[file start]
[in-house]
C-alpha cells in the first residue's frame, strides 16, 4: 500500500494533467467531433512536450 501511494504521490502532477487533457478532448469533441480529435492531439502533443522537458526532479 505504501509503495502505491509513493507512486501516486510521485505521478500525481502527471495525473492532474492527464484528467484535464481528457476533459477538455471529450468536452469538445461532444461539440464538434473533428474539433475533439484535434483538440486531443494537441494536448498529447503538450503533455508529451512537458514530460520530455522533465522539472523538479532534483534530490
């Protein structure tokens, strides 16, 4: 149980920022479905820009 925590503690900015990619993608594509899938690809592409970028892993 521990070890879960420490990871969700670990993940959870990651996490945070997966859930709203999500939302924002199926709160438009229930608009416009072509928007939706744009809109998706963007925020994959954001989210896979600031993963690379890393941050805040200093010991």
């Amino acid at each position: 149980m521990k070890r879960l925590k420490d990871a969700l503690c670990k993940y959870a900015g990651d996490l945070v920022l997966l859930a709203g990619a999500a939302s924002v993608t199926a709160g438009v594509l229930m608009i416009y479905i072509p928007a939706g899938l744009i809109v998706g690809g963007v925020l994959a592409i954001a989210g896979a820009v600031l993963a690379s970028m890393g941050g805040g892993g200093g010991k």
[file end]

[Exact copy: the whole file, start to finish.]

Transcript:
[in-house]
C-alpha cells in the first residue's frame, strides 16, 4: 500500500494533467467531433512536450 501511494504521490502532477487533457478532448469533441480529435492531439502533443522537458526532479 505504501509503495502505491509513493507512486501516486510521485505521478500525481502527471495525473492532474492527464484528467484535464481528457476533459477538455471529450468536452469538445461532444461539440464538434473533428474539433475533439484535434483538440486531443494537441494536448498529447503538450503533455508529451512537458514530460520530455522533465522539472523538479532534483534530490
């Protein structure tokens, strides 16, 4: 149980920022479905820009 925590503690900015990619993608594509899938690809592409970028892993 521990070890879960420490990871969700670990993940959870990651996490945070997966859930709203999500939302924002199926709160438009229930608009416009072509928007939706744009809109998706963007925020994959954001989210896979600031993963690379890393941050805040200093010991």
């Amino acid at each position: 149980m521990k070890r879960l925590k420490d990871a969700l503690c670990k993940y959870a900015g990651d996490l945070v920022l997966l859930a709203g990619a999500a939302s924002v993608t199926a709160g438009v594509l229930m608009i416009y479905i072509p928007a939706g899938l744009i809109v998706g690809g963007v925020l994959a592409i954001a989210g896979a820009v600031l993963a690379s970028m890393g941050g805040g892993g200093g010991k």